27: Music to My Ears

27: Music to My Ears

From Chicken Soup for the Soul: The Dog Did What?

Music to My Ears

The one absolutely unselfish friend that man can have in this selfish world, the one that never deserts him, the one that never proves ungrateful or treacherous, is his dog.

~George Graham

I never wanted my dogs. My sister foisted them on me with the plea that they would end up in the shelter if I didn’t give them a home. Knowing that Beagles are often not adopted, I sighed and agreed to take them. But I didn’t choose them.

My dogs are annoying and nearly impossible to train. They steal the covers and lie on my feet until circulation to my toes has all but ceased. If I don’t watch my food, they’ll steal it in stealth maneuvers so impressive that they could teach the Army Rangers a thing or two. At fifty dollars per dog per infraction, I’ve had to bail them out of “doggy jail” on several occasions. Once they catch a scent, they’ll follow it until a dogcatcher hauls them off. Worst of all, their howls make the windows vibrate and, on occasion, ears bleed.

However, it was that same howling that saved our lives.

It was a bitter cold day in January 2009. It was so cold, in fact, that my husband Matt, a diehard hunting fanatic, decided to stay home. We later learned it was the coldest day of that year.

After returning home from a long day, and an even longer week teaching, I lay down in my bed, deciding to renew myself with a quick nap before a supper of venison stew and biscuits. The house was quite cozy, a fire roaring in the wood stove.

While I slept, Matt played a historical strategy computer game. He was happily taking over Pompeii with his virtual army when he heard our two Beagle pups, barely a year old. The howl was eerie and unlike any he’d heard before. He immediately went into the living room to investigate.

Alice and Twain, named for Alice Walker and Mark Twain respectively, each stood on a different piece of furniture. With hackles raised, both stood stock-still, howling directly at the fireplace.

After considering their strange behavior, Matt realized something must be terribly wrong. Hurrying outside, Matt found thick, black smoke billowing out of the eaves next to the chimney.

I awoke to the sound of him calling my name. At first I thought it was dinnertime, but then I processed that he’d said the house was on fire. I could hear the fire in the second floor, the rush of air that sounded like a distant freight train. The crackles and snaps were discernible through the ceiling above the bed. I leaped up, my heart pounding. Not even stopping to locate my glasses or put on shoes, I grabbed the leashes and led the dogs, who never stopped howling, into the driveway. My husband called the fire department to report that our house was on fire. As we stood in the road, watching the second floor burn, the smoke detectors finally issued their shrill warnings.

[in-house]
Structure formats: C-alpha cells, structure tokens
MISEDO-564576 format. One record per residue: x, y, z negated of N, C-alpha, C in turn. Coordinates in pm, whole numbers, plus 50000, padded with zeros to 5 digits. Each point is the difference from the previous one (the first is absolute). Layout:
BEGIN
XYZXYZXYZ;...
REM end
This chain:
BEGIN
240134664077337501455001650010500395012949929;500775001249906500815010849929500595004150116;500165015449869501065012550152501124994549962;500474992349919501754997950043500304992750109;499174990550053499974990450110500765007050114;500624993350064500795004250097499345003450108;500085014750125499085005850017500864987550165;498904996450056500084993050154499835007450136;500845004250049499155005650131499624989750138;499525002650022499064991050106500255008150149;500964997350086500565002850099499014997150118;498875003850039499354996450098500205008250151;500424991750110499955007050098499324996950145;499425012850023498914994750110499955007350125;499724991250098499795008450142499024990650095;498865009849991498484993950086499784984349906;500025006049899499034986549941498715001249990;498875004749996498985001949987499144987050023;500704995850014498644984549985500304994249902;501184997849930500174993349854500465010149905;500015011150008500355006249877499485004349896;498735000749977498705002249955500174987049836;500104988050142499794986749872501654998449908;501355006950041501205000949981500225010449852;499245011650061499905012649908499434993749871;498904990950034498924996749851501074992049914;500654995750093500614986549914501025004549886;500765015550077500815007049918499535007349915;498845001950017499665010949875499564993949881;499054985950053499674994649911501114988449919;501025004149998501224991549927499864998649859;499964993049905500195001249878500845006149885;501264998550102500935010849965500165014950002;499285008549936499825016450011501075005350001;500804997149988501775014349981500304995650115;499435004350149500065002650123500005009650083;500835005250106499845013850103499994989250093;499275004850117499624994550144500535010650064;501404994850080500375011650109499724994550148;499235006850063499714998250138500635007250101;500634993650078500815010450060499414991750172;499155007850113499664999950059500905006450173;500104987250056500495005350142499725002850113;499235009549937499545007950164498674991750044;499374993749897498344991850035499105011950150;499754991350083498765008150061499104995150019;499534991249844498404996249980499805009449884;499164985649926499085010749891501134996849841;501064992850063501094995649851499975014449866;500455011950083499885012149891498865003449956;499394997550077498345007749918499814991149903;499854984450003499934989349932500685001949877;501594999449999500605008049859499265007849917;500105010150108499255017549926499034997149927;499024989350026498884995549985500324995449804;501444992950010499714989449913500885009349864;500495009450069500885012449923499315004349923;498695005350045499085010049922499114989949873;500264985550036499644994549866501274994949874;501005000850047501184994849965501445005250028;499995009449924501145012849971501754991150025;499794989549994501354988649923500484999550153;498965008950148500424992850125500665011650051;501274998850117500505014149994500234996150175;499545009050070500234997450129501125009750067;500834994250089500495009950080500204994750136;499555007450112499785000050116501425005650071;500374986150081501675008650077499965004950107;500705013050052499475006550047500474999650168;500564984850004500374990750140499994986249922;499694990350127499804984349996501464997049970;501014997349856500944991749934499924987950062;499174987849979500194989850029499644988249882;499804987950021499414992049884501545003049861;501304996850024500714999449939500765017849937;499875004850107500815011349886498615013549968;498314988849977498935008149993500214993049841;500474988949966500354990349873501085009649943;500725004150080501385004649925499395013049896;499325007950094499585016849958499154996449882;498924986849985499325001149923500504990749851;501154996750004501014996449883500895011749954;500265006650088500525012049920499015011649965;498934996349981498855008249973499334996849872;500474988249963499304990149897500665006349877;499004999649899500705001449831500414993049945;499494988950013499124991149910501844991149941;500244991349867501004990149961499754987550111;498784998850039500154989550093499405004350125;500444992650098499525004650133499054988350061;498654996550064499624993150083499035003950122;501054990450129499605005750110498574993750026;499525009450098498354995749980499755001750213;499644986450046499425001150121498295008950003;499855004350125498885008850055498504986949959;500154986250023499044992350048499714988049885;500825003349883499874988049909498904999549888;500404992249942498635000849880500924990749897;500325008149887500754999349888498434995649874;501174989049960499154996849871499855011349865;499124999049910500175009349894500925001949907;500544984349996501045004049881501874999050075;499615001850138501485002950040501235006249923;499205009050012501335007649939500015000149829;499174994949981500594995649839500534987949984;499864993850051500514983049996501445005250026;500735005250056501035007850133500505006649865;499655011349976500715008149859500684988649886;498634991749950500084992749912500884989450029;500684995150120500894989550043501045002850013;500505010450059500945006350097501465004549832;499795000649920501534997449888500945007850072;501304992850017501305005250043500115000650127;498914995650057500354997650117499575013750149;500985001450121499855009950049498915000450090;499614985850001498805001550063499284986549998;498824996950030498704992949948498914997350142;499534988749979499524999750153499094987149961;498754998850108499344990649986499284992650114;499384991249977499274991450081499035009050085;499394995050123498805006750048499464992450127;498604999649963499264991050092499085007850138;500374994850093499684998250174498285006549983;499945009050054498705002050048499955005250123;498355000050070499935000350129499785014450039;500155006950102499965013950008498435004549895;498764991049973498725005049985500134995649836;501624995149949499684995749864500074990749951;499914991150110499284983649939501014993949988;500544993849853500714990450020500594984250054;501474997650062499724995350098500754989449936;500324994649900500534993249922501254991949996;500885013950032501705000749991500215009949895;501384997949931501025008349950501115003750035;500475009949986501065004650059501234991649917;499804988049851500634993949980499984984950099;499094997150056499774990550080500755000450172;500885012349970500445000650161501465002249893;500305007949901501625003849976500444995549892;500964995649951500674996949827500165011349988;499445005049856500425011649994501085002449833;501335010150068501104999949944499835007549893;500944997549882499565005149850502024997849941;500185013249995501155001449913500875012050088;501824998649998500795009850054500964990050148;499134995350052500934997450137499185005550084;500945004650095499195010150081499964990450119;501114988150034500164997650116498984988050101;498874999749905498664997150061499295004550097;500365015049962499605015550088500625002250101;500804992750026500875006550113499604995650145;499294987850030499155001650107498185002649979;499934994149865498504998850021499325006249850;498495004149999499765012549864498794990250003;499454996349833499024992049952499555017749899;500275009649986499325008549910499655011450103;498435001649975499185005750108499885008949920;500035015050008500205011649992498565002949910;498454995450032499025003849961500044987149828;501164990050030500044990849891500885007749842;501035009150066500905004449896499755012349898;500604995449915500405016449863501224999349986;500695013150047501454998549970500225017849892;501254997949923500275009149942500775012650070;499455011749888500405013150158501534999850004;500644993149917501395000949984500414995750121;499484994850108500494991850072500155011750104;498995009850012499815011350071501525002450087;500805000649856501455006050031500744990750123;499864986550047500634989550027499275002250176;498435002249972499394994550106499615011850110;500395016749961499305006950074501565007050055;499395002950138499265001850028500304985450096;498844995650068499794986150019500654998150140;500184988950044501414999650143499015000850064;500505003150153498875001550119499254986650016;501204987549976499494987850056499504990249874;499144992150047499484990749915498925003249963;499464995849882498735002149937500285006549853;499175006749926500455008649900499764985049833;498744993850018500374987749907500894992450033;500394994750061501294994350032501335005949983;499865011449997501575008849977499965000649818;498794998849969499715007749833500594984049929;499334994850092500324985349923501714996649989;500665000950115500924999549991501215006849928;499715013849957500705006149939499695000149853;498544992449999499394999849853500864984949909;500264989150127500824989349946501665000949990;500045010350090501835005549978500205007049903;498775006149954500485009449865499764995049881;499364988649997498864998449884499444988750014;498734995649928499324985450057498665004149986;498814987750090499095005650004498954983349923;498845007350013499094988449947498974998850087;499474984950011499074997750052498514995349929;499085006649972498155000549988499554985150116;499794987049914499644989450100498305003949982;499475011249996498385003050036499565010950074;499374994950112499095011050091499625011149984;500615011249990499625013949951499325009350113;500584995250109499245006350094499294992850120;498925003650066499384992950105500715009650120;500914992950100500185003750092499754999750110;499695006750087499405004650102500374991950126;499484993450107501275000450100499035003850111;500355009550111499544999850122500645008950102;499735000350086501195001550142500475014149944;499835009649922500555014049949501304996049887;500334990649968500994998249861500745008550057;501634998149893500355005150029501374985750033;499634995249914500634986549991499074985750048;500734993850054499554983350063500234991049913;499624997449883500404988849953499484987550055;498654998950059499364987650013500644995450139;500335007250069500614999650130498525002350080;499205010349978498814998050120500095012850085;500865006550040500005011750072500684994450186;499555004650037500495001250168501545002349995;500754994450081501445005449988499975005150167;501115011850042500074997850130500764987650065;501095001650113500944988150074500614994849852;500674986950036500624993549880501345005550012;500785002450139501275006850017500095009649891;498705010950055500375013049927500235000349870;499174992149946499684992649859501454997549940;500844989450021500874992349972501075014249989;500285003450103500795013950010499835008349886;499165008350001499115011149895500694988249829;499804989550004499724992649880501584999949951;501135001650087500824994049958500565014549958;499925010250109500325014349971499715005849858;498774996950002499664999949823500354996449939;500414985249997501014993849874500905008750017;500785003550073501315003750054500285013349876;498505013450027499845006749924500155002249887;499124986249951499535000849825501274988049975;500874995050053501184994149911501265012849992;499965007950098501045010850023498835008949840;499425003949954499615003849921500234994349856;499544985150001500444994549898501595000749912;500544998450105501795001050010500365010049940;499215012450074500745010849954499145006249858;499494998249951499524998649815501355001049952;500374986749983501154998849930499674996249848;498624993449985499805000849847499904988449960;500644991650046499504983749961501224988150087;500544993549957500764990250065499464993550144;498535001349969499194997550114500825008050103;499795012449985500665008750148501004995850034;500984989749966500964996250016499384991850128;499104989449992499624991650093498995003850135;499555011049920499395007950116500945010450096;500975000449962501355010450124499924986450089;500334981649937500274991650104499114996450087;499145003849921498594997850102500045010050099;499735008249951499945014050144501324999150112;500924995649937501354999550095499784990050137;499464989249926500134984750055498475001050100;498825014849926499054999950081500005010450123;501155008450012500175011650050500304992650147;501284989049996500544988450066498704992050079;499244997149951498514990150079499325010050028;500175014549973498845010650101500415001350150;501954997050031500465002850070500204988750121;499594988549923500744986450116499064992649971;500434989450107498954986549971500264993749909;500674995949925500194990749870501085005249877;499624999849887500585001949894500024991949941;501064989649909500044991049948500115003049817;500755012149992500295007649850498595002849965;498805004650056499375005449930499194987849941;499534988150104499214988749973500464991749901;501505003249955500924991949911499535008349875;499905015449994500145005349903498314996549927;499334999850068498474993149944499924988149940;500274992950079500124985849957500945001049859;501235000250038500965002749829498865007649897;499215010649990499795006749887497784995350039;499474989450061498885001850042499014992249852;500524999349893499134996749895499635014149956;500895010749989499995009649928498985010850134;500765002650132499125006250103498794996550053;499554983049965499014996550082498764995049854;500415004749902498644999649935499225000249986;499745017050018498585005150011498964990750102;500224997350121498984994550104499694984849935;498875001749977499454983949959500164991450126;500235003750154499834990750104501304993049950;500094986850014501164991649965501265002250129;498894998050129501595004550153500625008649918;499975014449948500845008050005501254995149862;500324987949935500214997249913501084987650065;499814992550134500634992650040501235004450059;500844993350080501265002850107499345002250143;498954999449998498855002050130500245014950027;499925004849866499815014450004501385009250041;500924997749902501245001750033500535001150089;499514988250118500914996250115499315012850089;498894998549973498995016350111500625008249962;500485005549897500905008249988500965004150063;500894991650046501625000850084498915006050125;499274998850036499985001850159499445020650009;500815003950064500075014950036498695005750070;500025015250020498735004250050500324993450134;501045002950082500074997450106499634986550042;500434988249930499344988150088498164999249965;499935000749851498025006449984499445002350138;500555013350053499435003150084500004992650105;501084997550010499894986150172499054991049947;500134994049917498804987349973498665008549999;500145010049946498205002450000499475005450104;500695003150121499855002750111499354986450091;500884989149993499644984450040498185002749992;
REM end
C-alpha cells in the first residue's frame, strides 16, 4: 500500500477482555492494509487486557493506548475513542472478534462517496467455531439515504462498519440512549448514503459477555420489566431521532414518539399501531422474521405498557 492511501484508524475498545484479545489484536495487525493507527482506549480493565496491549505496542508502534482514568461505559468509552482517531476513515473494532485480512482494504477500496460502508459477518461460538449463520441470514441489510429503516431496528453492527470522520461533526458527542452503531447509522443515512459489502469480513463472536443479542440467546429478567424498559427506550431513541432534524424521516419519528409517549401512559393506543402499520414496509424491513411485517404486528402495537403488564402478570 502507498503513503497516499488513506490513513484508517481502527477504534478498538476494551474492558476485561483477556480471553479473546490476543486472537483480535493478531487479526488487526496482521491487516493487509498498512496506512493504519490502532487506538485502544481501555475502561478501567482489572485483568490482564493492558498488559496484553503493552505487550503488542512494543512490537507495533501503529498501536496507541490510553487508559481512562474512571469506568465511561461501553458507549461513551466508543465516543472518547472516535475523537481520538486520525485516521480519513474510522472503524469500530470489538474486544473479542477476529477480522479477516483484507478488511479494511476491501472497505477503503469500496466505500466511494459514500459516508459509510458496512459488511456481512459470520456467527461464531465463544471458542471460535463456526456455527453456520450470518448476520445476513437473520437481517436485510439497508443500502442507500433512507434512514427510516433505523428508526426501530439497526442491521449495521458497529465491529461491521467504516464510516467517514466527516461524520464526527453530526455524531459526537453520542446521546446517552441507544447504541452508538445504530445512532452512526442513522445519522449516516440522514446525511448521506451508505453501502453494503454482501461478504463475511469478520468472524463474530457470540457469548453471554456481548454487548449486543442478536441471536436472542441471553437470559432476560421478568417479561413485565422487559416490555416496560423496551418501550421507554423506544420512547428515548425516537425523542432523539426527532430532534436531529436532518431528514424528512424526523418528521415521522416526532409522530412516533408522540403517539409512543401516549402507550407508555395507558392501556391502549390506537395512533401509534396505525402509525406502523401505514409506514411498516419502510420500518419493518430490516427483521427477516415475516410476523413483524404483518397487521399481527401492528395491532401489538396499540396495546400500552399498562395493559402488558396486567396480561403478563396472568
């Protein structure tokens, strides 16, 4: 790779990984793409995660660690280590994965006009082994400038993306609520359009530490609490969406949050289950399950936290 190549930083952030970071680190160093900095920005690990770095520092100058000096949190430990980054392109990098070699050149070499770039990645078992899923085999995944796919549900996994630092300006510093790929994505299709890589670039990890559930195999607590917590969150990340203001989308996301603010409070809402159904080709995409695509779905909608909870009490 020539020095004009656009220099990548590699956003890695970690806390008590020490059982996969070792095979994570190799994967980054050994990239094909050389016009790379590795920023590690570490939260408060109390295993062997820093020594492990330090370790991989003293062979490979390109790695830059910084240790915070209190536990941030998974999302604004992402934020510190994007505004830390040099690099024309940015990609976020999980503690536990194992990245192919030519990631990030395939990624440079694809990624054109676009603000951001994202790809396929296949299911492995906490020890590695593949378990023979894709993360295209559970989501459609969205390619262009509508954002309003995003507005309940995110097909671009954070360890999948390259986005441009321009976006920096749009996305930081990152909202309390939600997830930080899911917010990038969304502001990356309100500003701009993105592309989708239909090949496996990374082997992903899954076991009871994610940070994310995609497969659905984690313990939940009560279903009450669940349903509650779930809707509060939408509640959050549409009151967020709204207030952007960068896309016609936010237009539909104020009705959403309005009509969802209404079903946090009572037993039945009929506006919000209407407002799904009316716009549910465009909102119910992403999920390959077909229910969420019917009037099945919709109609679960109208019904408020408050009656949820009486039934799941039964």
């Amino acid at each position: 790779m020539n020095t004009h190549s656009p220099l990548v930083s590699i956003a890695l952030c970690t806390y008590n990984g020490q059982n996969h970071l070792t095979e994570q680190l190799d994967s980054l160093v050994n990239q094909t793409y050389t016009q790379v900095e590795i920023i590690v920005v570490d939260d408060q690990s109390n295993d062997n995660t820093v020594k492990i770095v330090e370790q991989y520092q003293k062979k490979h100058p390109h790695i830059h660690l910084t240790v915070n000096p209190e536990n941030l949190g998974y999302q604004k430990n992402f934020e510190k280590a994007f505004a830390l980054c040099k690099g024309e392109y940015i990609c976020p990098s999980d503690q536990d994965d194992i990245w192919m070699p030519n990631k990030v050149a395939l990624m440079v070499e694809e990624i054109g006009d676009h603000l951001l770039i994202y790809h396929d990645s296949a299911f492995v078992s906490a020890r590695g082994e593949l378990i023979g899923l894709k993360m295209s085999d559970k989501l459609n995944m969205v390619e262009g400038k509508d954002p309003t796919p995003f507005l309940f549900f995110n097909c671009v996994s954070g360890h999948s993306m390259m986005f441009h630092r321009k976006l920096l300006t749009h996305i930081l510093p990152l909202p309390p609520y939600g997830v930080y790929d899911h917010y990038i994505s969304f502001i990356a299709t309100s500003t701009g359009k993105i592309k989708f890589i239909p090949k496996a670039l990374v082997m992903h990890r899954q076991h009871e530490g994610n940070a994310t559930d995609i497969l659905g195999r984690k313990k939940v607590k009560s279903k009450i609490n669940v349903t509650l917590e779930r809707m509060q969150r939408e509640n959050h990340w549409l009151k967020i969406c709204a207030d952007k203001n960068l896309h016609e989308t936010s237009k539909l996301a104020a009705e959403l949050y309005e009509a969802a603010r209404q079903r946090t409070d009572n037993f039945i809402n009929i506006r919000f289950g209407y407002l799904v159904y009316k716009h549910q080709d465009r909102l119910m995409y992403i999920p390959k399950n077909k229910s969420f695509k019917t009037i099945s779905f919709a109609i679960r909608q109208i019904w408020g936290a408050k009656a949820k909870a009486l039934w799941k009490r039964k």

I stood on the frozen ground in my wool socks, holding the leashes of the dogs, who had calmed considerably. Usually, they pulled and tugged when put on a leash, always wanting to follow some unseen scent trail. After one extremely challenging walk, we had agreed to quit trying to train them to a leash, for fear the next nightly walk might end up in whiplash.

On this day, though, they seemed to sense my fear and shock as the firefighters ran across the yard, pulling hoses and shouting, trying to save our house. The Beagles, for once, stood quietly beside me, only barking when they saw Matt. Worried that I was cold without a jacket or shoes, my neighbors tried to convince me to go into their house, but I refused to leave the dogs.

After the fire had been put out, the fire marshal told us that an ember from a fire had escaped through a crack in the mortar of the chimney. It smoldered behind the plaster walls, possibly for days, until it reached an air pocket, which caused the house to catch fire in earnest. Since the fire started between the walls, the smoke detectors would not have detected the fire until much later.

As it stood, we lost part of the second floor of the house. I could see the cold January sky through the ruins of my living room ceiling. Whenever people would exclaim how terrible the fire must have been, Matt and I always would shrug and reply, “It’s just stuff.” Thanks to Alice and Twain, that’s all we lost.

When guests come by and wonder how we can stand the canine opera, I just smile and shrug. It’s music to my ears.

~Amanda Kemp

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